There is little difference between the vices shown in PG-13 and R-rated movies, according to a new study.
Researchers at the Annenberg Public Policy Center at University of Pennsylvania reviewed 390 popular movies released between 1985 and 2010 to count the number of times violent characters also engaged in behaviors like sex, drinking alcohol and smoking. They found that nearly 90 percent of the top-grossing movies from 1985-2010 (with ratings ranging from G to R) feature main characters acting violently, and in 77 percent of the movies those characters also engage in sexual behaviors, consume alcohol or smoke. There was very little statistical difference between PG-13 and R-rated films in terms of whether violent characters also engaged in other risky business.
More than half of the highest-grossing PG-13 movies over the past 25 years feature characters who act violently and drink and/or have sex — and the two acts usually occur within a five-minute segment, researchers say. The study cites films like Quantum of Solace and Mr. and Mrs. Smith as examples of PG-13 movies where characters strip and drink as the bullets fly.
Exposing teens to such behaviors is problematic, the study says, as “evidence shows that adolescents do engage in clusters of risk(y) behaviors. … Youth, particularly those with impulsive sensation-seeking tendencies, may be at elevated risk for unhealthy behaviors as a result of their media exposure to problematic content.”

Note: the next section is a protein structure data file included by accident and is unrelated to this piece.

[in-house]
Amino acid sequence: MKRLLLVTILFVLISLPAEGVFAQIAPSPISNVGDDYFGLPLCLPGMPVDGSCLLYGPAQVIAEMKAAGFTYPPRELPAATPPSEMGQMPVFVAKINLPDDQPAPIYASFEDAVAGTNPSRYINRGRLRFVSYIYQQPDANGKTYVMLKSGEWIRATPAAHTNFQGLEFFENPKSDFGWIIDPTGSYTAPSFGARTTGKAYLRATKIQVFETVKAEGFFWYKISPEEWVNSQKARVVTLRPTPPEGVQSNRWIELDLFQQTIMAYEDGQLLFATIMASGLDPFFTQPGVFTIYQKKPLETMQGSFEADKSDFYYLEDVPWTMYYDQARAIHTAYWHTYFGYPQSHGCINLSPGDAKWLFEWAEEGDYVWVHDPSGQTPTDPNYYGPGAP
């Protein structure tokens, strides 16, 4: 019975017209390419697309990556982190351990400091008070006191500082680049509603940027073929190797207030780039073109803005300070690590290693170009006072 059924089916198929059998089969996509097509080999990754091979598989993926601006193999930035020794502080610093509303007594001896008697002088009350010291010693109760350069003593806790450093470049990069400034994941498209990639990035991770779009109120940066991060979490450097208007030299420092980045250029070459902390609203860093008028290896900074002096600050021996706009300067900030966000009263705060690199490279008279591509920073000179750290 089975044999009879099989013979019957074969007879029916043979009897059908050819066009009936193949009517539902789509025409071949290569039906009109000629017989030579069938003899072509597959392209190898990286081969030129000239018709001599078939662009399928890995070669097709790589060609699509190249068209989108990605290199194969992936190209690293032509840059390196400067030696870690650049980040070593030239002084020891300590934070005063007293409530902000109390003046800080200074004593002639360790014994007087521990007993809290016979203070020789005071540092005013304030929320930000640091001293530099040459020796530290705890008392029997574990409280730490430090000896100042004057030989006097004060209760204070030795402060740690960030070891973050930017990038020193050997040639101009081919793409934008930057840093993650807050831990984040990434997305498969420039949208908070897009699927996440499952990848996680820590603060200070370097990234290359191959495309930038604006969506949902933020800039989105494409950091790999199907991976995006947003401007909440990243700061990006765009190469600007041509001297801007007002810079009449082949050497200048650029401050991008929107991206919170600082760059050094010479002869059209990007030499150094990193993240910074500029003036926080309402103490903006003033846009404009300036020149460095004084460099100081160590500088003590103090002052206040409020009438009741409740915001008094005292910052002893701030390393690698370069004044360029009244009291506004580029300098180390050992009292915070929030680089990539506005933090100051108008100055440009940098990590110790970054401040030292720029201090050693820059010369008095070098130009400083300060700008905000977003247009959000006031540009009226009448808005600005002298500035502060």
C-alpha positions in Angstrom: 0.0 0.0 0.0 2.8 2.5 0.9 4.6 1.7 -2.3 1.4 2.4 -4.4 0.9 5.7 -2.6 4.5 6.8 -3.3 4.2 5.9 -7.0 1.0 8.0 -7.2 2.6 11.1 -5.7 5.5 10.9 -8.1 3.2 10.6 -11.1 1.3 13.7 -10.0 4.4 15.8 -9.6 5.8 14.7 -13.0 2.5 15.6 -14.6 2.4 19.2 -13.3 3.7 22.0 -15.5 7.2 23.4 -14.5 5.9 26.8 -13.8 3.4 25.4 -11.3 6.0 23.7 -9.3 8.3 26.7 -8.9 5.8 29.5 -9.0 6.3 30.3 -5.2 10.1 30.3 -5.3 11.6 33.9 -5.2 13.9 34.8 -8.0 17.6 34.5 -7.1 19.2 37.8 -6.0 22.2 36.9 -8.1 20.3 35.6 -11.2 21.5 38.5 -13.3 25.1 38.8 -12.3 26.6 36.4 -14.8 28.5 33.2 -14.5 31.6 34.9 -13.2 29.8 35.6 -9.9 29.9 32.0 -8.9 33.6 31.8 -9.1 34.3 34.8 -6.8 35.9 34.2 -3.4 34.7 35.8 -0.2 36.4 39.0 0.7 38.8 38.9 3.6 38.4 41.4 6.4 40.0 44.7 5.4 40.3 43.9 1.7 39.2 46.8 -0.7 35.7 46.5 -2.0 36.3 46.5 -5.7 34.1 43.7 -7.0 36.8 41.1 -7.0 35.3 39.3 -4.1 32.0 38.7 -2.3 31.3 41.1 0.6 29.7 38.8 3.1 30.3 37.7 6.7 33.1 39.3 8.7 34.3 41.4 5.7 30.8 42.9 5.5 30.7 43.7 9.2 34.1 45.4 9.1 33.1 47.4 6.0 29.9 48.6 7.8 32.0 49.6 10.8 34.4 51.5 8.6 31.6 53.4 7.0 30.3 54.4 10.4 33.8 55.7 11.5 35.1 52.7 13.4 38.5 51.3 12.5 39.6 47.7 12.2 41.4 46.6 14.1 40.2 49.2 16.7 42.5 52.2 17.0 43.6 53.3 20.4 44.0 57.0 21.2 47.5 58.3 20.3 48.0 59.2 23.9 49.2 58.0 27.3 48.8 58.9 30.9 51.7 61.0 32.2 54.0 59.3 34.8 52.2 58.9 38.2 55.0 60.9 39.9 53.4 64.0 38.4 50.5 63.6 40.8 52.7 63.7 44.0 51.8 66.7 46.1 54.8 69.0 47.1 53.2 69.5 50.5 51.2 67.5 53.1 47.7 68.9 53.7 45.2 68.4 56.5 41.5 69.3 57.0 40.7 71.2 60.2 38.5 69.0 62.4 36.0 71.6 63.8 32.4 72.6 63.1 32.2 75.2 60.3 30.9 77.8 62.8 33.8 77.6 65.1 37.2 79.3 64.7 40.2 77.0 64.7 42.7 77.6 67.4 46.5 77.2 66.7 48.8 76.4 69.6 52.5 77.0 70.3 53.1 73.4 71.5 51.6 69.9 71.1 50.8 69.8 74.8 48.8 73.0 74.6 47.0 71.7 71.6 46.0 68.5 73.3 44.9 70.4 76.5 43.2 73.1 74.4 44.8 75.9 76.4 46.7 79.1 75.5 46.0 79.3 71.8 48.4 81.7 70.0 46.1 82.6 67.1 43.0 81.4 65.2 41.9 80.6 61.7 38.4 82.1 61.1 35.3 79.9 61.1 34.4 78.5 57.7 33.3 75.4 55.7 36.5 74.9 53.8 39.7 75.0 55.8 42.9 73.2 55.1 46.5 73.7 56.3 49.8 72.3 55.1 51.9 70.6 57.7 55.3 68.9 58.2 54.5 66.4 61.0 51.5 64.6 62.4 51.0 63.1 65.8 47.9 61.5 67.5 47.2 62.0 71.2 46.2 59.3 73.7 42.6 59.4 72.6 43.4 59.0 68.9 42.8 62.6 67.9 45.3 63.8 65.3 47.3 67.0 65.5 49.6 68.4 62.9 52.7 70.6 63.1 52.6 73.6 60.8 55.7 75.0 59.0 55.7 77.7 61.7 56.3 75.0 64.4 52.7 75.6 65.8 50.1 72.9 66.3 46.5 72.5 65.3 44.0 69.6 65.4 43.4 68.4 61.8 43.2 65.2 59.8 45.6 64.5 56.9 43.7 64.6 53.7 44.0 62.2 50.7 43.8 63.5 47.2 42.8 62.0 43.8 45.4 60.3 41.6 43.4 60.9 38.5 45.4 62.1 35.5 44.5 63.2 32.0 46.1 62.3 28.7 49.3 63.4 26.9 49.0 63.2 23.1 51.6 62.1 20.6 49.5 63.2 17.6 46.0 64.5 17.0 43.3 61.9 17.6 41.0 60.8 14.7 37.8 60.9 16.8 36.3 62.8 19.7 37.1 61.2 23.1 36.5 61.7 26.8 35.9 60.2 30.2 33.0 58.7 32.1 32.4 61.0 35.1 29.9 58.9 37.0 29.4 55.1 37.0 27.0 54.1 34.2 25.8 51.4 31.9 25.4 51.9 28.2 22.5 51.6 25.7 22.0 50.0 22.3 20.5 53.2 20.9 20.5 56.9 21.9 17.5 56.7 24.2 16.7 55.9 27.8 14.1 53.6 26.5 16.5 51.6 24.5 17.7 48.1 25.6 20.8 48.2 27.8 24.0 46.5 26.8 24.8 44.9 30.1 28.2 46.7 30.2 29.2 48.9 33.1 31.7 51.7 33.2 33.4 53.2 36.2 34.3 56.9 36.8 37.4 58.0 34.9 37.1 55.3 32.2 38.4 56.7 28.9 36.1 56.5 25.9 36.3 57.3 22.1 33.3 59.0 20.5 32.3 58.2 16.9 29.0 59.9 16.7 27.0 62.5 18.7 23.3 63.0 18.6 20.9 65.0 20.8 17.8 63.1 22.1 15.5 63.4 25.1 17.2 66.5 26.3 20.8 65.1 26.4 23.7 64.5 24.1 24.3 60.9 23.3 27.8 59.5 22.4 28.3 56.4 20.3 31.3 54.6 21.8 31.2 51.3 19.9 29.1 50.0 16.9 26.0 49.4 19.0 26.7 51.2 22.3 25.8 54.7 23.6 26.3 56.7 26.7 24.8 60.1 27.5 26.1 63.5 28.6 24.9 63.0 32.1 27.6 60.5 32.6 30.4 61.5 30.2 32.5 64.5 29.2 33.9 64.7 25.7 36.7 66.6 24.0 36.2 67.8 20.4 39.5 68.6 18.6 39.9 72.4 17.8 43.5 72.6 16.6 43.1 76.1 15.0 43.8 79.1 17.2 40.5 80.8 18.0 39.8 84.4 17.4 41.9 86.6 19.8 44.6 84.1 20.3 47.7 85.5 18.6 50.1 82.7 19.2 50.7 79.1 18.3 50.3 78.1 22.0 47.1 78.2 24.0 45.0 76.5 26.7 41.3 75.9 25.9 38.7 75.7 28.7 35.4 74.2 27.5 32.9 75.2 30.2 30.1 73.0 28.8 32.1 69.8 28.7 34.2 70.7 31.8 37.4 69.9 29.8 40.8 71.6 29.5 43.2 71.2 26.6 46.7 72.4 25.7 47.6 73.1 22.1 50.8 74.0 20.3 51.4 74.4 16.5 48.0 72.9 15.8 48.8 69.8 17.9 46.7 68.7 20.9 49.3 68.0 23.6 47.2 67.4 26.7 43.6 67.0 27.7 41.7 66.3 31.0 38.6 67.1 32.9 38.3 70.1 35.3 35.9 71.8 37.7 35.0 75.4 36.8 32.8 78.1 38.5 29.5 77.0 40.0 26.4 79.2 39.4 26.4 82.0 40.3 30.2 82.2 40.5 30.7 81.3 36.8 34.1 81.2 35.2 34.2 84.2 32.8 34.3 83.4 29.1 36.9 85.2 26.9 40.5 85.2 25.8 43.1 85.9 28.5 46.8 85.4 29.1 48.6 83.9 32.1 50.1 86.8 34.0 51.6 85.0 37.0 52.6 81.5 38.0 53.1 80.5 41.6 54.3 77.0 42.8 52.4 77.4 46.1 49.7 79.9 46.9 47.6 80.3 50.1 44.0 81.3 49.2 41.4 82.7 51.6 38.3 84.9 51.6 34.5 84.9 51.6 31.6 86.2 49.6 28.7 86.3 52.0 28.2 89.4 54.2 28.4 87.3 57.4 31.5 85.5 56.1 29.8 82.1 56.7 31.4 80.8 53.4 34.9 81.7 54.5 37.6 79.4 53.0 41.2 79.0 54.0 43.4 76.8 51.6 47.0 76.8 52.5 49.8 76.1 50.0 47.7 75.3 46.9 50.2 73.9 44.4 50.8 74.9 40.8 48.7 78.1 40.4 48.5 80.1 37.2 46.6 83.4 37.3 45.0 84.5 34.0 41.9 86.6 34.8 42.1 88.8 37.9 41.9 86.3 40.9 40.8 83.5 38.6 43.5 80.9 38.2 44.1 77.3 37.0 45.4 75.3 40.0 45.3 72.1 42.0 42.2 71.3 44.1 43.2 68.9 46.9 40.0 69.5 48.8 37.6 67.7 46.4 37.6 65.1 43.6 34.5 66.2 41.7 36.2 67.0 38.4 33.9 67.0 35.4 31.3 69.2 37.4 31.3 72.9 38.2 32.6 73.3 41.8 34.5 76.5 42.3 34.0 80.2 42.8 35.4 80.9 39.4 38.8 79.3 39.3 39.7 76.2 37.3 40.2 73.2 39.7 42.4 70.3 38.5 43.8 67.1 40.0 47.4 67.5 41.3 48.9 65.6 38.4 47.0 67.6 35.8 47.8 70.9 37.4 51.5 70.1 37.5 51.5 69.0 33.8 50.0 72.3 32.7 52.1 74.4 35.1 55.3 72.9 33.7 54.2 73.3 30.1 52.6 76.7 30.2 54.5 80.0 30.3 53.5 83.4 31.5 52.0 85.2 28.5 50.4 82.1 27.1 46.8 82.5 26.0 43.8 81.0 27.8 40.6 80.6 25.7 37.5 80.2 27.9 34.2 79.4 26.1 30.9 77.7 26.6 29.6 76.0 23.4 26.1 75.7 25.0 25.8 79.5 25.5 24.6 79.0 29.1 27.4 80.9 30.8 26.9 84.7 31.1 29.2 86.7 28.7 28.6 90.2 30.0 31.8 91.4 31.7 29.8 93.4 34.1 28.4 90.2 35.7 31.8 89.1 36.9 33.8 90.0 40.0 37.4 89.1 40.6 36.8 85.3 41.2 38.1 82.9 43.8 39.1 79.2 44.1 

This study comes only three weeks after a similar one was published by Annenberg that showed the amount of gun violence in PG-13 movies has more than tripled since 1985, and last year exceeded the amount of gun violence in top-grossing R-rated movies. The two studies imply that the ratings system established by the Motion Picture Association of America is flawed. “It seems like [the ratings system] is not necessarily doing the job it set out to do in terms of shielding youth from inappropriate content,” Amy Bleakley, the lead author of the study, told the Wrap.
Not all vices are proliferating on the big screen. Tobacco and alcohol use in movies has dropped significantly in films since the 1980s. Tobacco use by main characters occurred in 68 percent of the movies studied from 1985, but in just 21.4 percent in 2010. And when characters are shown smoking, it’s usually in R-rated films (57 percent compared to PG-13 films’ 30 percent). Alcohol use also dropped from 89.6 to 67.3 percent in that same time period.